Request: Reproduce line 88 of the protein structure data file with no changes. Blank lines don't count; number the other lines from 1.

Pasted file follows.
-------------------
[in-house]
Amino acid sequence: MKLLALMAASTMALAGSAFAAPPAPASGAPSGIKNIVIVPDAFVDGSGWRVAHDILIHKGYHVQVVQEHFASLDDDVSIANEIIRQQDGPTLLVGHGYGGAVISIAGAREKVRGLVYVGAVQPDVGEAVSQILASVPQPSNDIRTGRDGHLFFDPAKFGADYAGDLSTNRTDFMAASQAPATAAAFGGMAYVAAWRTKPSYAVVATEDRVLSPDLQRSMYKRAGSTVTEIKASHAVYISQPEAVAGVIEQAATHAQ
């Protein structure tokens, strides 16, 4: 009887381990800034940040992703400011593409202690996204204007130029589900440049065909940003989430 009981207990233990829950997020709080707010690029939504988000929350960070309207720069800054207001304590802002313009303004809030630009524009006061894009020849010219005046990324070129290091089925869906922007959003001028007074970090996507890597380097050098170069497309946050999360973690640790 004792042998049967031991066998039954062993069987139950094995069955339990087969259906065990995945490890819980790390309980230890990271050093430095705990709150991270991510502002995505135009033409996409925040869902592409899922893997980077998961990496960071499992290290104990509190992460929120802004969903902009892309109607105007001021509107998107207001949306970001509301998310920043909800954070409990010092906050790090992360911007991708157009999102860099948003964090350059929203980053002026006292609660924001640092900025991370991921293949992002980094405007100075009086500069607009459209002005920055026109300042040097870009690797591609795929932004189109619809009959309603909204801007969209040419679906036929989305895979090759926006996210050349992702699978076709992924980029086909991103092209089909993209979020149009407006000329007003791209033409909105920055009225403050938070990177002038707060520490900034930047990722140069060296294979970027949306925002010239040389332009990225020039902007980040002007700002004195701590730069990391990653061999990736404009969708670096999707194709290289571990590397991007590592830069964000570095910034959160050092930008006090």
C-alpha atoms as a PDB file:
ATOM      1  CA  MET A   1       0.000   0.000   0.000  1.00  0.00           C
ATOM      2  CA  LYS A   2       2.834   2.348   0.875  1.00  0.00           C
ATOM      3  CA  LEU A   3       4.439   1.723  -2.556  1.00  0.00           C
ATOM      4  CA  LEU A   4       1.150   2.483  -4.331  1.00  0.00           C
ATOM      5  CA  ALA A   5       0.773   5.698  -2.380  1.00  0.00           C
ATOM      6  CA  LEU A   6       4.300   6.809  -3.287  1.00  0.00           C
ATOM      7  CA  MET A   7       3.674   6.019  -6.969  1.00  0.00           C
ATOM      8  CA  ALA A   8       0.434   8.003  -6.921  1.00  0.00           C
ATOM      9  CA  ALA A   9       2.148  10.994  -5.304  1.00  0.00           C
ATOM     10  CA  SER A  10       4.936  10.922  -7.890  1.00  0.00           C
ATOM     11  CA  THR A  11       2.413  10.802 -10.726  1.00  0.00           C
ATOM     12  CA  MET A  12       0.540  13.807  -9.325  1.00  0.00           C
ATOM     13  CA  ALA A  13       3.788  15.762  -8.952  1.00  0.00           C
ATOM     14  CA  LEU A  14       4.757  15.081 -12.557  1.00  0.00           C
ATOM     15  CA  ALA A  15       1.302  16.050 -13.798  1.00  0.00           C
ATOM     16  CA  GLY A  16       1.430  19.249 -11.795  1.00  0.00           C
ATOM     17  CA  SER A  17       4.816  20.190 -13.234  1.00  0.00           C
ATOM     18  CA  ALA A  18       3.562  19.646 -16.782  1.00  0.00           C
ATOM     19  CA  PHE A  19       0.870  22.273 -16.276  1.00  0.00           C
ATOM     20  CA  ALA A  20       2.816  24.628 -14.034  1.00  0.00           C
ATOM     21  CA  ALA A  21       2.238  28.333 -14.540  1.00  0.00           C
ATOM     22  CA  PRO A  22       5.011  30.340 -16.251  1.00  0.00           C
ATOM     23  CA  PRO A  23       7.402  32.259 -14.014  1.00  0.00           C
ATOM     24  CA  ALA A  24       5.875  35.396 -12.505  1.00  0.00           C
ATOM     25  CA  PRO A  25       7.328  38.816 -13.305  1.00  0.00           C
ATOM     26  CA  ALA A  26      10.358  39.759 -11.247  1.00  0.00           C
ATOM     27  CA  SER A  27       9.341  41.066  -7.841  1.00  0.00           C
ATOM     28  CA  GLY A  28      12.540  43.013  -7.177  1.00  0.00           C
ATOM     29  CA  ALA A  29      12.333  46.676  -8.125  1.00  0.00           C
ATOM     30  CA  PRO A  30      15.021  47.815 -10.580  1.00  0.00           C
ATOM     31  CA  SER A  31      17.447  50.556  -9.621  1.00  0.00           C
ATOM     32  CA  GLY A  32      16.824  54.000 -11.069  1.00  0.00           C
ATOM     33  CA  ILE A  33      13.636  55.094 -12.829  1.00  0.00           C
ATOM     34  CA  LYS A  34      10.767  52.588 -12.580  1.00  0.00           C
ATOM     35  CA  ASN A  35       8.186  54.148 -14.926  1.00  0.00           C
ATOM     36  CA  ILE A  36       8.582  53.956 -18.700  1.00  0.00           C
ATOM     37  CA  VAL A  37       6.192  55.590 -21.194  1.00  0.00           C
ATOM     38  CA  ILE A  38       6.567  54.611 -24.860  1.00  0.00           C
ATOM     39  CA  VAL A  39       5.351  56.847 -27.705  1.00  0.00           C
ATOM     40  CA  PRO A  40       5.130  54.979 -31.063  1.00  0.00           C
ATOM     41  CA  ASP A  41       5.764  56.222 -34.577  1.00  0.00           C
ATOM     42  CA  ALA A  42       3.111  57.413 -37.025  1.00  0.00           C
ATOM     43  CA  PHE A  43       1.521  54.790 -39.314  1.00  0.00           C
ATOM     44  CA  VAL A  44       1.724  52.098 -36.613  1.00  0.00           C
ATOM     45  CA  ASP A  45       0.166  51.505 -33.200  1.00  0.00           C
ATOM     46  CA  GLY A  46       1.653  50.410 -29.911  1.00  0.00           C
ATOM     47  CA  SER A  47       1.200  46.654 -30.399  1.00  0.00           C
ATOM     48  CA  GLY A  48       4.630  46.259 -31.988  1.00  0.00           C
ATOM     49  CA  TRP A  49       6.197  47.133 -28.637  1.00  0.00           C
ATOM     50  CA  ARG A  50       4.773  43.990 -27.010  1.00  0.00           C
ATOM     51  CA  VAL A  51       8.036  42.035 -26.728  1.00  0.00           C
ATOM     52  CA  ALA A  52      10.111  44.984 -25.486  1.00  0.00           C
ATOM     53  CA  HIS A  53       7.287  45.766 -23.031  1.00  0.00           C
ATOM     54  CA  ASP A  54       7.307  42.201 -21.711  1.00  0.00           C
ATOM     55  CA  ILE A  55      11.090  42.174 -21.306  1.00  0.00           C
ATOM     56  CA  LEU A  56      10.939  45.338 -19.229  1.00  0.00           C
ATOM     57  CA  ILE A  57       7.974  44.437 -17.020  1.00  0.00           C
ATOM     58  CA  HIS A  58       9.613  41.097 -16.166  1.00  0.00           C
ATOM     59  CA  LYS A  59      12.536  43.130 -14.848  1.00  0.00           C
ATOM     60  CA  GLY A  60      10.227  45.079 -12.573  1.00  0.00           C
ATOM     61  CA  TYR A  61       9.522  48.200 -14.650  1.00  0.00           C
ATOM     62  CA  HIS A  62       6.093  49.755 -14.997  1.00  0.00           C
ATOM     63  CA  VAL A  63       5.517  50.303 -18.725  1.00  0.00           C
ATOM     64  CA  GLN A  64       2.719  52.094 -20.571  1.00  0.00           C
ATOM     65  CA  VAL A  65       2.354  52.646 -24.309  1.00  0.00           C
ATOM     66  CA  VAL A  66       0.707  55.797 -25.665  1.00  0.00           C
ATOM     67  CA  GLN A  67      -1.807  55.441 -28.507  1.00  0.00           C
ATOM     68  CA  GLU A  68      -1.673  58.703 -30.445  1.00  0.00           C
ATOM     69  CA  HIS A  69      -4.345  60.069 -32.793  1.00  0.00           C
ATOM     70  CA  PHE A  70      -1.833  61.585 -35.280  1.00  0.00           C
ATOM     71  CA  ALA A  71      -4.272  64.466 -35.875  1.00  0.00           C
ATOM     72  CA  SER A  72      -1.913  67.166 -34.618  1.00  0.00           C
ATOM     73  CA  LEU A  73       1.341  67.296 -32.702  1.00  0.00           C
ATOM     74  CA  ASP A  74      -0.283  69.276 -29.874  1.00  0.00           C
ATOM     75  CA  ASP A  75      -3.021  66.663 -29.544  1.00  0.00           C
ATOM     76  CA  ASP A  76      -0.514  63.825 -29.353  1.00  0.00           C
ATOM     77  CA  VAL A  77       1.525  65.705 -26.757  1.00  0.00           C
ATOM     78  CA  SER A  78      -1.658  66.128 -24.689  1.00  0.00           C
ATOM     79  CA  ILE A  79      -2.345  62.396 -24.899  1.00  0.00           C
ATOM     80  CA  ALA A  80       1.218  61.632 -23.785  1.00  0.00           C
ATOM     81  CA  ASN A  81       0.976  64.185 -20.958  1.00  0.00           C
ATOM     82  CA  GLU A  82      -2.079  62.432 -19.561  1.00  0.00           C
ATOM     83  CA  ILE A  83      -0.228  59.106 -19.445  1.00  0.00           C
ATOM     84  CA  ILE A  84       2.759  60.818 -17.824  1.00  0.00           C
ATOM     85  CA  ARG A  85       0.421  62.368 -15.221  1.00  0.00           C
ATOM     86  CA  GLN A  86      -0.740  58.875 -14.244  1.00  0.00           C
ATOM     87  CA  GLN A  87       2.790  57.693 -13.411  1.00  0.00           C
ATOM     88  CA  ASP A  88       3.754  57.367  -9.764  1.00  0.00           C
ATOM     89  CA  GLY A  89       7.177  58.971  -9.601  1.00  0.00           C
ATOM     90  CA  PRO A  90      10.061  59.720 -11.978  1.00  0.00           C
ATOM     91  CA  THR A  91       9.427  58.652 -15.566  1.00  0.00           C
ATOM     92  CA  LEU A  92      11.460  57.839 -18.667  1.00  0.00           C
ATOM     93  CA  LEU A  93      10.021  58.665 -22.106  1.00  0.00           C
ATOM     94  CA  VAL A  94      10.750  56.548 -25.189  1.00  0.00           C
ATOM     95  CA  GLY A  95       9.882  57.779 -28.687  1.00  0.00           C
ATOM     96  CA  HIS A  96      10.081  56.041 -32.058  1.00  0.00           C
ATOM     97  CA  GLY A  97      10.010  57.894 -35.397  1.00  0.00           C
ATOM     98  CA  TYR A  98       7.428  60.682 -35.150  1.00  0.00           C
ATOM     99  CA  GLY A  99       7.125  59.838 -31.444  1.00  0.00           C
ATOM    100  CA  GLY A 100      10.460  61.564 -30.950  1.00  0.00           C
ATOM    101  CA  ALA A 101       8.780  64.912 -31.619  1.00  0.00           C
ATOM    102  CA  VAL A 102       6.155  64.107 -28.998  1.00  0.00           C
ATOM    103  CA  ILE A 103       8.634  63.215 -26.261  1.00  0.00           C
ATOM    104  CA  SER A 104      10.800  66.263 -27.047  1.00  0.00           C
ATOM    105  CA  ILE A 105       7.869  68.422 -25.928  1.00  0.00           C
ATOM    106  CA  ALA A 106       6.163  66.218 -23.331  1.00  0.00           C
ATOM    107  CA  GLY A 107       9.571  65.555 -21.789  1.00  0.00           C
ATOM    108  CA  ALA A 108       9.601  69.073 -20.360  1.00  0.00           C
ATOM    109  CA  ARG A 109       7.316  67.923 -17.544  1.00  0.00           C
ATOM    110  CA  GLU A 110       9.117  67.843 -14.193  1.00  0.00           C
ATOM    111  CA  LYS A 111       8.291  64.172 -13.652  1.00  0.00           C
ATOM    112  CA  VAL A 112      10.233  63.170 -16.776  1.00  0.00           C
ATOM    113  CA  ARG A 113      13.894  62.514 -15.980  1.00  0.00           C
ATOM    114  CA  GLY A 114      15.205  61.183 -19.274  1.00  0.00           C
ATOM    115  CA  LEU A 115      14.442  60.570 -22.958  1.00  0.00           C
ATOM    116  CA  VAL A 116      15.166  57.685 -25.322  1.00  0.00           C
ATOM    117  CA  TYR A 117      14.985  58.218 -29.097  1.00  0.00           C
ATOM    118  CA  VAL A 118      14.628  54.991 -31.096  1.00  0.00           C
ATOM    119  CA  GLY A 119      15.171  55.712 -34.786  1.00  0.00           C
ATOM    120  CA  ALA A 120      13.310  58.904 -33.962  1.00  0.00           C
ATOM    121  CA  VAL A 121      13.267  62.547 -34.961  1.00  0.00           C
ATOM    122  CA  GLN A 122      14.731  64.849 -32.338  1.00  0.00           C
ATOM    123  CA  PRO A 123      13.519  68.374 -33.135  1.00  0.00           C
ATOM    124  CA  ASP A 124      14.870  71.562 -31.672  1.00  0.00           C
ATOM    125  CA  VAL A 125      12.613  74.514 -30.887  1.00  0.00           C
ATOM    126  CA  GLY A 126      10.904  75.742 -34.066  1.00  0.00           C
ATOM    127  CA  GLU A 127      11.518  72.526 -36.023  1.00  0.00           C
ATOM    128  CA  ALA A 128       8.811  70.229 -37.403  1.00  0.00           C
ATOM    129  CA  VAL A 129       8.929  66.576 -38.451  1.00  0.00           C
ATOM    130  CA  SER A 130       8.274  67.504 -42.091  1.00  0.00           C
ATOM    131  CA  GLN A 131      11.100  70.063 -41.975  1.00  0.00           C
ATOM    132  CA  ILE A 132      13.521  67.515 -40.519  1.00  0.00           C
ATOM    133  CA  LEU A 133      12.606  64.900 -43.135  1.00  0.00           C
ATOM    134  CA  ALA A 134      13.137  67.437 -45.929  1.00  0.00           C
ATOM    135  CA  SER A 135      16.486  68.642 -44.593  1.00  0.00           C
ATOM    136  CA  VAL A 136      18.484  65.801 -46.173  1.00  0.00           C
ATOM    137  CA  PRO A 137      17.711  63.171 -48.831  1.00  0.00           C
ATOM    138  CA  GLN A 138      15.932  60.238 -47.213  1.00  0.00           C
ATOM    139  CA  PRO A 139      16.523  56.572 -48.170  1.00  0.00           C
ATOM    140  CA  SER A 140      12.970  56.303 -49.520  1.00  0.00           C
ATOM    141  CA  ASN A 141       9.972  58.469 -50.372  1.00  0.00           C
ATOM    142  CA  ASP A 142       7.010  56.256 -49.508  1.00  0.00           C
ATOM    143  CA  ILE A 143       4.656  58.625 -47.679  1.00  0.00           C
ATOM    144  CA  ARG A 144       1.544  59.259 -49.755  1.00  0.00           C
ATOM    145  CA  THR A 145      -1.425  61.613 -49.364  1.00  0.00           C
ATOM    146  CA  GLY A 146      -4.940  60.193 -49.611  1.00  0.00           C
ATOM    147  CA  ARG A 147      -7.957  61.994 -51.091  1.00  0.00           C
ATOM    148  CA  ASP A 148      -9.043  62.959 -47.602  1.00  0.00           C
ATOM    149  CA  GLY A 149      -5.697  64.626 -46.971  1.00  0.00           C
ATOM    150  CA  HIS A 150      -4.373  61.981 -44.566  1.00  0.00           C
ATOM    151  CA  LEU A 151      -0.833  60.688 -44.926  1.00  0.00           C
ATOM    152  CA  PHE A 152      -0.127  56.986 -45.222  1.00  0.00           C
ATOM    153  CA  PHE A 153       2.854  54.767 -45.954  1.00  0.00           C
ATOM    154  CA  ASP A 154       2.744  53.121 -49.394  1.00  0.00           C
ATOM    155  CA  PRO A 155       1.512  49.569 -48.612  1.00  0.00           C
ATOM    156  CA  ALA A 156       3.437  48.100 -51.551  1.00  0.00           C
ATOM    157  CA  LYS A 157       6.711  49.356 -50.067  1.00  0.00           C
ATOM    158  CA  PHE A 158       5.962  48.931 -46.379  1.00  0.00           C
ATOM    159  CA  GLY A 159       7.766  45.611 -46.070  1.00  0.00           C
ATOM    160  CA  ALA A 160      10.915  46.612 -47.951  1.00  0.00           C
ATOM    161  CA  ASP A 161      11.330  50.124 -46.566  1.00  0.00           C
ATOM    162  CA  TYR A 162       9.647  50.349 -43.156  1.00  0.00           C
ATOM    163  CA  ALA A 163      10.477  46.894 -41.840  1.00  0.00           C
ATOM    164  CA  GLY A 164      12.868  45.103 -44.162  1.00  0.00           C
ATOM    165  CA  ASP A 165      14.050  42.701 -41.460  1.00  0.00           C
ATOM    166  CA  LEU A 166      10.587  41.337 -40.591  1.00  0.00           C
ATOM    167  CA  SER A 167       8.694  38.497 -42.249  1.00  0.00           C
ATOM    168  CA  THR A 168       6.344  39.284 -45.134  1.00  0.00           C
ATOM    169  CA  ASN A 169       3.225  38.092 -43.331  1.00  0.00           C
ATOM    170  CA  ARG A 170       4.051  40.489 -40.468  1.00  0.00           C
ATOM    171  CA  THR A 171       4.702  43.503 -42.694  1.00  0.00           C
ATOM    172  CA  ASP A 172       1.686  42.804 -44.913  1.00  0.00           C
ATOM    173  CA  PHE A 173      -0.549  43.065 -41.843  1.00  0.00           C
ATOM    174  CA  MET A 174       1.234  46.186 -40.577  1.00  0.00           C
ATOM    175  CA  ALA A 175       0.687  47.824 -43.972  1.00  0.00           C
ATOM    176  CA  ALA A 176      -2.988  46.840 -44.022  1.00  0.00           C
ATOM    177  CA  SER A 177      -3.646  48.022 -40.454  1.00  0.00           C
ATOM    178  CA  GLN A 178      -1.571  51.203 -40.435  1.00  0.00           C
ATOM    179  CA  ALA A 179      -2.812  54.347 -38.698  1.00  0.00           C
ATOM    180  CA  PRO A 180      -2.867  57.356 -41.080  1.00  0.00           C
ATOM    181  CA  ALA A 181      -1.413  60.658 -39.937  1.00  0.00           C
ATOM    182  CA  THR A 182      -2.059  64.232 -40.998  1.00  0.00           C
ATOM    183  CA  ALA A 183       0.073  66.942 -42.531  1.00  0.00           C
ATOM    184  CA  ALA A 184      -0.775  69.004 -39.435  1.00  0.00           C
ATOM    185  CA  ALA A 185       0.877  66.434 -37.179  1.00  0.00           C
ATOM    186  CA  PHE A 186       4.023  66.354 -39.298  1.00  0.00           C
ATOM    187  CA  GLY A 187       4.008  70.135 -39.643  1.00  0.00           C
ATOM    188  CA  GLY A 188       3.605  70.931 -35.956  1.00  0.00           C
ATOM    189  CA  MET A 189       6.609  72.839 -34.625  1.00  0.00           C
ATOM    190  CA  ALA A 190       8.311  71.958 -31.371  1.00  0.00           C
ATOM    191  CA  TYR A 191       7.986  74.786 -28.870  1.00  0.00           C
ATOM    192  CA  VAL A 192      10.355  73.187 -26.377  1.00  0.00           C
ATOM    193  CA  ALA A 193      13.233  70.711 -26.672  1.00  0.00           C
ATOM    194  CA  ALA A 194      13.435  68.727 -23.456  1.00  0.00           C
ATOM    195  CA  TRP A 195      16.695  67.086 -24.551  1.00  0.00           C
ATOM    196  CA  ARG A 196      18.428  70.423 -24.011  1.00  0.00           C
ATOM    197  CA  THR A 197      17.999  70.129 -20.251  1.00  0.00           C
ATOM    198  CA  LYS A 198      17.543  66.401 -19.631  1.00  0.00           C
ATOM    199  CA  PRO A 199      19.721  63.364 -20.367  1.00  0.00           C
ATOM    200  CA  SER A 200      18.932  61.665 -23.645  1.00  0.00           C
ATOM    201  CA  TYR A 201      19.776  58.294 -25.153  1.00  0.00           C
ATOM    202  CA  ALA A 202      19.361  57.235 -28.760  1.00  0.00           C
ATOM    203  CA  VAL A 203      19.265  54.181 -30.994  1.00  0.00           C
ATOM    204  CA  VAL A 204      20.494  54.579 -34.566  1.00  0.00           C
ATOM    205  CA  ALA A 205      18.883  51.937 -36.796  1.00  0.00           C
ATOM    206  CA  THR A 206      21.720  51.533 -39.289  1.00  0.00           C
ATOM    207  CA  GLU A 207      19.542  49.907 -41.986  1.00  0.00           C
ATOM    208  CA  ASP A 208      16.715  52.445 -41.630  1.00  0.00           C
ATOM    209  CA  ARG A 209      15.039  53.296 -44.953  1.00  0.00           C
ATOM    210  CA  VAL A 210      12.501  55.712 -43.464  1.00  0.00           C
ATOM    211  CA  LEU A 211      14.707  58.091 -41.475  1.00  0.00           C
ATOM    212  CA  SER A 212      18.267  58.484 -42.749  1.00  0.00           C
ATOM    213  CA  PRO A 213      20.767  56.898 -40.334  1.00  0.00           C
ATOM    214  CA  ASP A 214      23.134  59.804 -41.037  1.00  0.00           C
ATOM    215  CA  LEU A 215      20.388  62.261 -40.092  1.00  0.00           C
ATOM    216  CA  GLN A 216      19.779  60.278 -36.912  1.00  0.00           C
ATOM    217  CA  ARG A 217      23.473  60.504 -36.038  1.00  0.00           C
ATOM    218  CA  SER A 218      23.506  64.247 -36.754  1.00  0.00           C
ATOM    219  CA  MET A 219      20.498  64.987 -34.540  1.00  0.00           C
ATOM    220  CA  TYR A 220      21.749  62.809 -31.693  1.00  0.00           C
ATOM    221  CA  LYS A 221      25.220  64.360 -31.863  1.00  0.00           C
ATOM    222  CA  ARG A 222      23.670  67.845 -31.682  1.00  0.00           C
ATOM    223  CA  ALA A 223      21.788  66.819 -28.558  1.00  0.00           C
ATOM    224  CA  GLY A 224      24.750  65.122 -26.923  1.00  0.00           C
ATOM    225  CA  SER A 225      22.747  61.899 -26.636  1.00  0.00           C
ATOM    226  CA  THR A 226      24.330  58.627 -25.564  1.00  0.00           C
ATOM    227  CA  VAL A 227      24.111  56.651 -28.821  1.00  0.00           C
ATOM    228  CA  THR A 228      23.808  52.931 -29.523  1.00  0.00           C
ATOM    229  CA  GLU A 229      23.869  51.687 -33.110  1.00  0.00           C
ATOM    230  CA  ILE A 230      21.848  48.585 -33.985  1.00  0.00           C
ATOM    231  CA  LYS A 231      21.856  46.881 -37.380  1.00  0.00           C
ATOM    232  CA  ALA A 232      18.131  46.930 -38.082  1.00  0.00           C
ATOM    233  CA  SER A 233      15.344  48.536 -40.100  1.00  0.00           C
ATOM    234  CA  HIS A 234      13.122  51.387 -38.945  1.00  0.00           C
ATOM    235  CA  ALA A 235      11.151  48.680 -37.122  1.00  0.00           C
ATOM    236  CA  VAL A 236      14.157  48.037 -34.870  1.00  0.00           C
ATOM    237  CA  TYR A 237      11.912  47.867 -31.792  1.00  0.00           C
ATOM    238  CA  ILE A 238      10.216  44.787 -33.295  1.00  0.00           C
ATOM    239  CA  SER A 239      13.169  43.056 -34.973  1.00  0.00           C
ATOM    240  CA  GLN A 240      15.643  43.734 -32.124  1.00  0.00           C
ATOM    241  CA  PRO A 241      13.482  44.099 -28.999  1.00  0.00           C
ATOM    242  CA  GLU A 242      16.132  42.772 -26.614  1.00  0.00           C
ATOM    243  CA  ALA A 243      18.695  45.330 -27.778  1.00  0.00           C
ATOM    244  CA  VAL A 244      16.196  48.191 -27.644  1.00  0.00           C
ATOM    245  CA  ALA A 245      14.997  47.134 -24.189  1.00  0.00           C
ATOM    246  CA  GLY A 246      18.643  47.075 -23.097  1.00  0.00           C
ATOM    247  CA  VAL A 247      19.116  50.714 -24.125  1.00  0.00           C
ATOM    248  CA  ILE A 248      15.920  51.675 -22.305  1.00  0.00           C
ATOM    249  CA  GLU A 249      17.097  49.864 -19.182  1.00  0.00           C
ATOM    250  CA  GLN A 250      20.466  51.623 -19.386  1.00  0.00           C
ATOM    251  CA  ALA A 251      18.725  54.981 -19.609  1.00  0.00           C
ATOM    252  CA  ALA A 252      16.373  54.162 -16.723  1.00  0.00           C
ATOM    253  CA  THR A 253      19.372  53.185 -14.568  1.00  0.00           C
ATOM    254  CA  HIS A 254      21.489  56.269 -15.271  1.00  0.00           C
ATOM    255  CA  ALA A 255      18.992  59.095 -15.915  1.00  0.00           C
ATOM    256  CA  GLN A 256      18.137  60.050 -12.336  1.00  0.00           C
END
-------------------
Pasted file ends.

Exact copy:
ATOM     84  CA  ILE A  84       2.759  60.818 -17.824  1.00  0.00           C